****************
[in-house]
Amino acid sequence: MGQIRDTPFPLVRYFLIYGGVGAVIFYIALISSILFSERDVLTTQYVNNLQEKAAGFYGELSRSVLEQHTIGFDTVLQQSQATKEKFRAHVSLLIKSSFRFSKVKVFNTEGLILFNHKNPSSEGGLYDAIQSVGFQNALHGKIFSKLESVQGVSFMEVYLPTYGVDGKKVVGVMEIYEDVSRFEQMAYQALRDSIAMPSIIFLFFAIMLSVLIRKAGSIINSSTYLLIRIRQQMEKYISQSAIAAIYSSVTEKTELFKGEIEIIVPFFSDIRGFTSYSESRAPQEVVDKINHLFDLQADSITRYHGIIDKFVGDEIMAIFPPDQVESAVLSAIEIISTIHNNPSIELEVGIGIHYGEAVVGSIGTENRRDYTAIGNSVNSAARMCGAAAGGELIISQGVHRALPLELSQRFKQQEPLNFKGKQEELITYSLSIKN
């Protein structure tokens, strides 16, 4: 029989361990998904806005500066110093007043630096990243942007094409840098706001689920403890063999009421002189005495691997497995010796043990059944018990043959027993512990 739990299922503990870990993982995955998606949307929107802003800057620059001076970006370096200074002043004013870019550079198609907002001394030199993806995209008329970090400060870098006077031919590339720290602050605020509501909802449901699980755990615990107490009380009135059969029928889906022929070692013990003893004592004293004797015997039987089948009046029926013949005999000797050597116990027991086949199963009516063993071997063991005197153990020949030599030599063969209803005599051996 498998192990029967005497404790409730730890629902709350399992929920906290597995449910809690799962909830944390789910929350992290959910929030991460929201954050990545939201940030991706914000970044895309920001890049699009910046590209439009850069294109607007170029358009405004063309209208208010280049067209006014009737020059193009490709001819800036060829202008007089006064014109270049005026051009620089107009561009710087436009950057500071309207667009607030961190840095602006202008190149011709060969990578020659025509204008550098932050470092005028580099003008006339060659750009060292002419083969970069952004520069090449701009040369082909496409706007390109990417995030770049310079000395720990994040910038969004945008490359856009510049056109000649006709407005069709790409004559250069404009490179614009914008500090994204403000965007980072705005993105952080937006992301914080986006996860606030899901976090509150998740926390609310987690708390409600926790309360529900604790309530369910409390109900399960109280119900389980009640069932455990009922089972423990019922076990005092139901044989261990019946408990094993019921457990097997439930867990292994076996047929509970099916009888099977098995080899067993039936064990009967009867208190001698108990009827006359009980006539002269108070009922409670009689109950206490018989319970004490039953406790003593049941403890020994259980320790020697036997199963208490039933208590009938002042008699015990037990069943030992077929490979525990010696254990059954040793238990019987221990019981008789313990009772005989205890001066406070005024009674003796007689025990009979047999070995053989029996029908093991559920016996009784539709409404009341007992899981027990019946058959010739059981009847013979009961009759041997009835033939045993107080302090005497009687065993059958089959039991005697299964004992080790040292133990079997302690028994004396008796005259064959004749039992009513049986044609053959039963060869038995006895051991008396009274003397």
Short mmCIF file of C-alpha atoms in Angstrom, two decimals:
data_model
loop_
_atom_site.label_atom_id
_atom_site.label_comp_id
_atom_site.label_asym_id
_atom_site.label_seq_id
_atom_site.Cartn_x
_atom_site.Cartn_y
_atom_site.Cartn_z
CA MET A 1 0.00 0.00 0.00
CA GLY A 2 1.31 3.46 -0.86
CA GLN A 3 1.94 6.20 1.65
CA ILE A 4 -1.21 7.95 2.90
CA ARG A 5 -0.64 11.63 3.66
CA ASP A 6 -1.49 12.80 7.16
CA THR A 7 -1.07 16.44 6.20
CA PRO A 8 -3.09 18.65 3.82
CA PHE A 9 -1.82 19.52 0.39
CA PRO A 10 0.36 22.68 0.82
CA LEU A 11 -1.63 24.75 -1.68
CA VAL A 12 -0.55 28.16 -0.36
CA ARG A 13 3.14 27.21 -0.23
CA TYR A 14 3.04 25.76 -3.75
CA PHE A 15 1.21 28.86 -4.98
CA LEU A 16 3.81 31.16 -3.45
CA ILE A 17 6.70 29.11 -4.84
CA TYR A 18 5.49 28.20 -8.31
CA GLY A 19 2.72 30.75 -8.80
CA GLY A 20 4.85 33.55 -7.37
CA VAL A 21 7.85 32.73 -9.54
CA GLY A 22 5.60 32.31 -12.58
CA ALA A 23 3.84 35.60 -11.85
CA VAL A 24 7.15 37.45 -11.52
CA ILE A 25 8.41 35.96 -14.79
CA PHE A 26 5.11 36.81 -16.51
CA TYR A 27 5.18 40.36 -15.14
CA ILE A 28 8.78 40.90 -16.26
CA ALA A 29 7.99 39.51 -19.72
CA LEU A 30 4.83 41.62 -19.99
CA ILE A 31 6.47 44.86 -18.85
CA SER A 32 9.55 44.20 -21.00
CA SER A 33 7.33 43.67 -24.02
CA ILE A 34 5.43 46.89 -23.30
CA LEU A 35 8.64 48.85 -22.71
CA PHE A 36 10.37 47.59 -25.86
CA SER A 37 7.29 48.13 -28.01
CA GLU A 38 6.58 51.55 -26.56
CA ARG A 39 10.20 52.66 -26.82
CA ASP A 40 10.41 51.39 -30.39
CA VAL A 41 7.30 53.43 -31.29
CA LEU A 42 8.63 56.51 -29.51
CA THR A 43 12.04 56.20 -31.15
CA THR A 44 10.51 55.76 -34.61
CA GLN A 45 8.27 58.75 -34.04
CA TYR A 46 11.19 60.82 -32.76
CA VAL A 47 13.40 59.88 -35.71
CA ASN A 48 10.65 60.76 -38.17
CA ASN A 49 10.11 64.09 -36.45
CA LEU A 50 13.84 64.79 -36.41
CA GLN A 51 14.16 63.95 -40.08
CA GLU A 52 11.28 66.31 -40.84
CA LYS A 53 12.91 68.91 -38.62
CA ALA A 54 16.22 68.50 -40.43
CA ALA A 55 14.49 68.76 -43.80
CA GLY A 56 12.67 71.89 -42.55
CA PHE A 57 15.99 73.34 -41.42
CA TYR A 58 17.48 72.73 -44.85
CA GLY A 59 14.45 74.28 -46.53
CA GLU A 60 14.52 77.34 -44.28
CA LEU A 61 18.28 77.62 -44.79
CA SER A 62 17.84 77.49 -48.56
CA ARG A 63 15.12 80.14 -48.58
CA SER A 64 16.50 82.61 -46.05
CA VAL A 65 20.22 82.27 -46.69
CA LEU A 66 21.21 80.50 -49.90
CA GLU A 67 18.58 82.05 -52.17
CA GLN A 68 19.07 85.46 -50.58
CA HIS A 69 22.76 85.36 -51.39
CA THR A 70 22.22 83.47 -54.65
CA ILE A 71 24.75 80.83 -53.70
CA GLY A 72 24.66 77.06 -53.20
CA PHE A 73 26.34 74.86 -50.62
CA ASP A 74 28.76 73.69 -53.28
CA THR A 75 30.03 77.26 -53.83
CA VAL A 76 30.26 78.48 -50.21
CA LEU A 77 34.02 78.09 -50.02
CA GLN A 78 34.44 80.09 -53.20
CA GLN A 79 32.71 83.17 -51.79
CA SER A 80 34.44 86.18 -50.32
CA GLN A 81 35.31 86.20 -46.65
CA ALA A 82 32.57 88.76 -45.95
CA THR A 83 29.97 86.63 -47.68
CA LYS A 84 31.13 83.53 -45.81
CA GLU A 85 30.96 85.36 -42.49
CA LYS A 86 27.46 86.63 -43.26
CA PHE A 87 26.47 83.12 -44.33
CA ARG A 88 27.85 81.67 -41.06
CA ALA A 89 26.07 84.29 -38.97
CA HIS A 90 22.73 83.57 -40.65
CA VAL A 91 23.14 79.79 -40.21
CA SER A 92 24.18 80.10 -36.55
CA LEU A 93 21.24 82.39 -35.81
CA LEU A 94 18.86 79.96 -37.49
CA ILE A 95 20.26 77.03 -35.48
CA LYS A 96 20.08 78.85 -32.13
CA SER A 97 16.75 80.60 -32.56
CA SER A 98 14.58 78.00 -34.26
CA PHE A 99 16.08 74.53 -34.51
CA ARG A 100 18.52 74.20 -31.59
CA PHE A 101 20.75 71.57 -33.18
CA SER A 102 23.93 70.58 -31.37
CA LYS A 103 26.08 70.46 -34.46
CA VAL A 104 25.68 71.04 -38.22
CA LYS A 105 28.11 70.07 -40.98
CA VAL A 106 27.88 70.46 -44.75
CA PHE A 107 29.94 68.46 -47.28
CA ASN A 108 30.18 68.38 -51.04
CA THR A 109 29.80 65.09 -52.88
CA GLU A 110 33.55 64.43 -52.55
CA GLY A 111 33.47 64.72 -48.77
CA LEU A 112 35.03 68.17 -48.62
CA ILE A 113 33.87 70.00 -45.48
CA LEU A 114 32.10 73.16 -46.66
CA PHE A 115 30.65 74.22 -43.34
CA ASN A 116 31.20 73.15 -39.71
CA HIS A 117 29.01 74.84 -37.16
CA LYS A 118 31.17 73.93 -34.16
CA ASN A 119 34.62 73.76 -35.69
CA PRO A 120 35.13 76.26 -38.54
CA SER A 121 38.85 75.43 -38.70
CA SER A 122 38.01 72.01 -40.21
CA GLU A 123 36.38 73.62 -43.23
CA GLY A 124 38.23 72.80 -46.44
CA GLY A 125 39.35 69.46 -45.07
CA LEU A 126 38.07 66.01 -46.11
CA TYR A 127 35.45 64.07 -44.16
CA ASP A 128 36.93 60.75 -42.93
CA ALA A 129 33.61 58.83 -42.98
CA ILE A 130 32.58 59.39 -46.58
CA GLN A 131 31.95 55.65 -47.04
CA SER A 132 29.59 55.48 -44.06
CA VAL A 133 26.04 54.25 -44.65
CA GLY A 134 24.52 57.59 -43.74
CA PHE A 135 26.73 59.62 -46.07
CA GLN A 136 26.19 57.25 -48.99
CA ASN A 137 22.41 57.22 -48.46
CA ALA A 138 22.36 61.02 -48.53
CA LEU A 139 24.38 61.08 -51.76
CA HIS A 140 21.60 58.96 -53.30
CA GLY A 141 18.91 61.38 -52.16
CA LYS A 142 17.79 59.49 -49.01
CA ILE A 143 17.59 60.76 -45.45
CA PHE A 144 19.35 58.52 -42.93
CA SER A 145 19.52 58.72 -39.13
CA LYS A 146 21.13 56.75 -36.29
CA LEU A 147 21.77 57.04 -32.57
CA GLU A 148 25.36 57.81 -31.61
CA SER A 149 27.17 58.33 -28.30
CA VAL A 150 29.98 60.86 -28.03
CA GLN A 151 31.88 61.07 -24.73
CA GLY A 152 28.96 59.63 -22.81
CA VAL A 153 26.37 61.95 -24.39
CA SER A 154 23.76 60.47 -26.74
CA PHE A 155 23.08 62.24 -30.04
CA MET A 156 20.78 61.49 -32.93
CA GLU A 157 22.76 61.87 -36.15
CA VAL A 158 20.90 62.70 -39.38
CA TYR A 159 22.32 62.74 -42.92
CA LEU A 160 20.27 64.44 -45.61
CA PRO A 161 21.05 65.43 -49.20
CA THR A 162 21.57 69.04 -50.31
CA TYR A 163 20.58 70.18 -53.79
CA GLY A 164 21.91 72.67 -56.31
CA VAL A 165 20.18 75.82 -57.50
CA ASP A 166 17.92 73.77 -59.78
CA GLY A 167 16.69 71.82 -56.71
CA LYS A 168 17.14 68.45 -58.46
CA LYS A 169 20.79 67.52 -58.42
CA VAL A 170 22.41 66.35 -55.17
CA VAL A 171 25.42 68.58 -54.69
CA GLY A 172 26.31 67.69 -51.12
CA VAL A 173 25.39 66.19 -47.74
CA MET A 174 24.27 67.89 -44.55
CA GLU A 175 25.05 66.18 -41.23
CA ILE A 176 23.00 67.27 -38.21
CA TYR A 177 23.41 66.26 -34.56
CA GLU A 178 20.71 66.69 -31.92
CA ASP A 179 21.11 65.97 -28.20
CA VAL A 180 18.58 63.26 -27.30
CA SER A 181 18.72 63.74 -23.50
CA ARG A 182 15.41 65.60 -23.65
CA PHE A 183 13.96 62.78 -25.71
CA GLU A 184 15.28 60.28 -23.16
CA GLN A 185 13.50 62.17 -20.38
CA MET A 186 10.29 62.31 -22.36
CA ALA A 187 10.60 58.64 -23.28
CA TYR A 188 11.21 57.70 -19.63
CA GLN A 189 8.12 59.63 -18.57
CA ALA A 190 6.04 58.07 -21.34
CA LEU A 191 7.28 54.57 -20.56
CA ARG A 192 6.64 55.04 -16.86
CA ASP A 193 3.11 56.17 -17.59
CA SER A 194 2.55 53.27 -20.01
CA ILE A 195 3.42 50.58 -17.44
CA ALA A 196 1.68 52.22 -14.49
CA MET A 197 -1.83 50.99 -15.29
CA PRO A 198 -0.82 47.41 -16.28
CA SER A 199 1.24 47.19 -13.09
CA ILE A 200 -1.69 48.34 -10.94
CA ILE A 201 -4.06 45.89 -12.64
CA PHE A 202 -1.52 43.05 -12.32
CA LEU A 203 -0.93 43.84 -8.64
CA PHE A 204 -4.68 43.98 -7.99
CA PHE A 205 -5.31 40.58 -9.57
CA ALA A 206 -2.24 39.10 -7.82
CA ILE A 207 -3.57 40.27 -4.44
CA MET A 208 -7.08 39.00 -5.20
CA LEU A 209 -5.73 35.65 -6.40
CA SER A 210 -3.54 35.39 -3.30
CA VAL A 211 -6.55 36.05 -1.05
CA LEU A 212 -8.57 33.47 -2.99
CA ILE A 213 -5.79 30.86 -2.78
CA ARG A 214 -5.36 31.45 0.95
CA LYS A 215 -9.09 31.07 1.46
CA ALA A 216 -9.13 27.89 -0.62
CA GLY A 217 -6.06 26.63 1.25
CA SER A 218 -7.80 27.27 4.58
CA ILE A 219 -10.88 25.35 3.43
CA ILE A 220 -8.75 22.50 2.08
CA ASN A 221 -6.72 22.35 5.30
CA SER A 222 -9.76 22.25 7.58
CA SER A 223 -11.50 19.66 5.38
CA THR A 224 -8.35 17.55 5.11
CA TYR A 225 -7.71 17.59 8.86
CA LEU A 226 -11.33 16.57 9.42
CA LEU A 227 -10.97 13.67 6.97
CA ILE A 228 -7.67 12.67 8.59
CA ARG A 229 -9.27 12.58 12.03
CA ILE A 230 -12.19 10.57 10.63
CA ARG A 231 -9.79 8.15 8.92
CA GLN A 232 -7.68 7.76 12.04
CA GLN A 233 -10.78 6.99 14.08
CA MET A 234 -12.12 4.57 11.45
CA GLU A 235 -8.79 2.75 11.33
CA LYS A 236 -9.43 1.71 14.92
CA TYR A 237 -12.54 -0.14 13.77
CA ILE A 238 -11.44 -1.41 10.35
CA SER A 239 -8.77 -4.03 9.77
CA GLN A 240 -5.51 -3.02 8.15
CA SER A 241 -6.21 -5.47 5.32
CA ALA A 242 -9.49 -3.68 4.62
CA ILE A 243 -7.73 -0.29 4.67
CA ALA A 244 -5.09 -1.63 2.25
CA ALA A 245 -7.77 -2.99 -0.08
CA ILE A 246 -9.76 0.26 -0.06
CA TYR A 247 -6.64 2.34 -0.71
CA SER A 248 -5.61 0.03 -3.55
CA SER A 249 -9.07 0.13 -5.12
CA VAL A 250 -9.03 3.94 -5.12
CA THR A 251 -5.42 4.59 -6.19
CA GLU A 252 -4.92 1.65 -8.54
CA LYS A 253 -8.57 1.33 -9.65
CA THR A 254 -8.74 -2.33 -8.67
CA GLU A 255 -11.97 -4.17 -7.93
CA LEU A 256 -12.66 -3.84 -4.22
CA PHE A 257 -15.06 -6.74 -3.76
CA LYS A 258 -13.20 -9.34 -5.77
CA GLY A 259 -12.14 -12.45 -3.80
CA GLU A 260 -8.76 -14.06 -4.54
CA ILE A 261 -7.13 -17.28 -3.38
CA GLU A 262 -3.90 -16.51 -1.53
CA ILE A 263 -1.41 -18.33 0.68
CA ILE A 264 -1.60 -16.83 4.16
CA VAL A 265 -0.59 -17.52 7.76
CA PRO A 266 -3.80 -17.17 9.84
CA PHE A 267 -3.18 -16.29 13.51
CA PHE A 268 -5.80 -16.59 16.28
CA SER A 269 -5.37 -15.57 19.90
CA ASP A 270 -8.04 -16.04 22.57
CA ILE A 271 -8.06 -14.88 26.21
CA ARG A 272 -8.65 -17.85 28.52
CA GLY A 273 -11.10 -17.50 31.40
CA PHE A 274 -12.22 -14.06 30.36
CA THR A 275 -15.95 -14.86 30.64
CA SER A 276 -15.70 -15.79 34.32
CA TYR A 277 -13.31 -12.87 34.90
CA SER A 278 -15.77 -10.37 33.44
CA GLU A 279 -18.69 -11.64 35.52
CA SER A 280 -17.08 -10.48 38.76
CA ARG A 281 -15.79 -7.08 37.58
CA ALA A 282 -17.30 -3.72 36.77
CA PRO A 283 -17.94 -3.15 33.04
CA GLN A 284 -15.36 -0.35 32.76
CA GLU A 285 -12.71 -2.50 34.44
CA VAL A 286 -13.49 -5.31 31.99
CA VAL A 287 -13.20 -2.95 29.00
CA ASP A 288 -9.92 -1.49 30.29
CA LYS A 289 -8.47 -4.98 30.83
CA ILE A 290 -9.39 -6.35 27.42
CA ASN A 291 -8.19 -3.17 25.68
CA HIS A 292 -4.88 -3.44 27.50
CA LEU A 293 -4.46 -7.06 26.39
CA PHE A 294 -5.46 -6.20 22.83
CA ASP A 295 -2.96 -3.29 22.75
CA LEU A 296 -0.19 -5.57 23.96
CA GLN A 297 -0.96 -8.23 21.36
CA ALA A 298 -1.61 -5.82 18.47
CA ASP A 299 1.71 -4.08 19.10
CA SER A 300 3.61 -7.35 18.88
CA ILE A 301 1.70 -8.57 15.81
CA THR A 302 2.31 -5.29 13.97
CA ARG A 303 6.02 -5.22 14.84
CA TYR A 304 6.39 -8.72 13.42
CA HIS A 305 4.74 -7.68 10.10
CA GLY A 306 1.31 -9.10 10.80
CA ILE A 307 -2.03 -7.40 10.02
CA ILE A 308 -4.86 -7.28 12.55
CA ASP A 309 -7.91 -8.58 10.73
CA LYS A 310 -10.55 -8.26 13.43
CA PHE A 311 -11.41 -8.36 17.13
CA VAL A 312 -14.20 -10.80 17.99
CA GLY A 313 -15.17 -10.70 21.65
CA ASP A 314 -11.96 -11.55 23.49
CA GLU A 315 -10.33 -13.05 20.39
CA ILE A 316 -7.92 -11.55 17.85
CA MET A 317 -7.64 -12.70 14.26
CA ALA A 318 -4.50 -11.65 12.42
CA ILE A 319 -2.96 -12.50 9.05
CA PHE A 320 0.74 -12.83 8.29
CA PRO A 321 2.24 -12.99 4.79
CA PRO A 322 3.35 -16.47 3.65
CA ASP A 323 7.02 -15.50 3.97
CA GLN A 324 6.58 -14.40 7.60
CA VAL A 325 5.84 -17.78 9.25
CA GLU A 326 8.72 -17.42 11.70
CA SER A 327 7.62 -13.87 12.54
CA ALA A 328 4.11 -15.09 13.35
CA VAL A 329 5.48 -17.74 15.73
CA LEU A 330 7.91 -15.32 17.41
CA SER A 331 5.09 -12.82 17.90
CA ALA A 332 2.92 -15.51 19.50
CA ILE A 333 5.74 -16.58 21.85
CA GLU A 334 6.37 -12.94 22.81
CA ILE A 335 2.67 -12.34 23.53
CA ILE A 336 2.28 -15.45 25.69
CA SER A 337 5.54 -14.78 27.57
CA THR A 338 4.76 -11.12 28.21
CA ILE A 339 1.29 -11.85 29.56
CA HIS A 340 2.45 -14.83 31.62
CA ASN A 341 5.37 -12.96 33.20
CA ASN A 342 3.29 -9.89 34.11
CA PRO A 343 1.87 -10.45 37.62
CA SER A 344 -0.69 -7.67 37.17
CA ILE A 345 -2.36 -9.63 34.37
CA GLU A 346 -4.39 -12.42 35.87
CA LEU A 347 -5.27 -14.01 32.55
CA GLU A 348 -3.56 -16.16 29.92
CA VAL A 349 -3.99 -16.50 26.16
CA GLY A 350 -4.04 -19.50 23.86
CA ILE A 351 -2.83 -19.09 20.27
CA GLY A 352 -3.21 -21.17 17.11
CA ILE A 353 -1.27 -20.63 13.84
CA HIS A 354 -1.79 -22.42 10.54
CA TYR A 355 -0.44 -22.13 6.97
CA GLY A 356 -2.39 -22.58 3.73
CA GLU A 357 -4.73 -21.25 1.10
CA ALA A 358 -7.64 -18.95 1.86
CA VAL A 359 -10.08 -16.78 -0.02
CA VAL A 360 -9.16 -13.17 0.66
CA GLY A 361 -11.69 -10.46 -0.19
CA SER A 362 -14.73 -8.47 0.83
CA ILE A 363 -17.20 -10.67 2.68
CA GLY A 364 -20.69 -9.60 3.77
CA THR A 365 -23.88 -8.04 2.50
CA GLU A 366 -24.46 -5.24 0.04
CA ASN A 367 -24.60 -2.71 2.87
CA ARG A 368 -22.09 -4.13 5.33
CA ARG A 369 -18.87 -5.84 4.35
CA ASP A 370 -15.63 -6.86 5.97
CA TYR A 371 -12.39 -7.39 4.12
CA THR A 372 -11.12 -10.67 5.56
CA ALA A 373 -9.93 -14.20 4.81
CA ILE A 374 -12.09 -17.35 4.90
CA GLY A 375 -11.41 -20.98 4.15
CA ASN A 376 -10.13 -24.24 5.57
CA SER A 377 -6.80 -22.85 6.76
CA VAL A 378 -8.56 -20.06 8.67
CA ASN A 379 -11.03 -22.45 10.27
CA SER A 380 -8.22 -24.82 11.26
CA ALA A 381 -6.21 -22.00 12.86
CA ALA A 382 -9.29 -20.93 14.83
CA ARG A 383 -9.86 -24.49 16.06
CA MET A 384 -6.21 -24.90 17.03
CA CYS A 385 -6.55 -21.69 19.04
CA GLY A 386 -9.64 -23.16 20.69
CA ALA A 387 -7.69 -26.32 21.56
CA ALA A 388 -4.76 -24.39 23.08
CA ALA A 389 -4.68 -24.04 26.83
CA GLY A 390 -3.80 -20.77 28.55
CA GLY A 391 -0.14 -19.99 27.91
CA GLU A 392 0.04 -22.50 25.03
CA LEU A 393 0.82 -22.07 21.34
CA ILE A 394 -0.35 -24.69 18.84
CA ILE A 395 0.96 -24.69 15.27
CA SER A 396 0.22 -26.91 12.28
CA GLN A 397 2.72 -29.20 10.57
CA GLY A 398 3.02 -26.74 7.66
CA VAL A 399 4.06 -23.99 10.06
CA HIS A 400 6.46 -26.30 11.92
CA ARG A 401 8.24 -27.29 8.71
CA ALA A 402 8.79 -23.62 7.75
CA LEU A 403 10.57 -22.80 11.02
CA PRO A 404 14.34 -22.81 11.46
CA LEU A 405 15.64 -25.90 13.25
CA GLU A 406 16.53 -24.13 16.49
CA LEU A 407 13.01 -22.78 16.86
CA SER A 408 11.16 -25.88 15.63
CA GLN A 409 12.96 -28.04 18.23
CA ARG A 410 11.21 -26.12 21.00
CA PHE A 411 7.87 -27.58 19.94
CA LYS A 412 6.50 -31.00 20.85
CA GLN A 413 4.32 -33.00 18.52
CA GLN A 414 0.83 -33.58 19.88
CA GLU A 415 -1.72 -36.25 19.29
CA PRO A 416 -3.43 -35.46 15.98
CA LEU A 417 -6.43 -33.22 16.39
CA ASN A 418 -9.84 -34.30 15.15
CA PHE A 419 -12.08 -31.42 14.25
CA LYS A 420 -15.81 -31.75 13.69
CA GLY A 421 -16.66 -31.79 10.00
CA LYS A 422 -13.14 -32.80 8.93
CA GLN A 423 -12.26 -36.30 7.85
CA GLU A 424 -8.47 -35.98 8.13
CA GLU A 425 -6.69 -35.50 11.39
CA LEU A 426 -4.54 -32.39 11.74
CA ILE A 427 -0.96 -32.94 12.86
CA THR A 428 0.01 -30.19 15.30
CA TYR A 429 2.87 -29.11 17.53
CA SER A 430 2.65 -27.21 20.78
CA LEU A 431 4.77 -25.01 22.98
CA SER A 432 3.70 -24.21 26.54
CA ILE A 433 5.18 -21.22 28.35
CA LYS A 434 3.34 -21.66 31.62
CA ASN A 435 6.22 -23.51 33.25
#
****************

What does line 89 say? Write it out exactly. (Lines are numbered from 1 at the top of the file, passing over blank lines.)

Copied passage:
CA VAL A 76 30.26 78.48 -50.21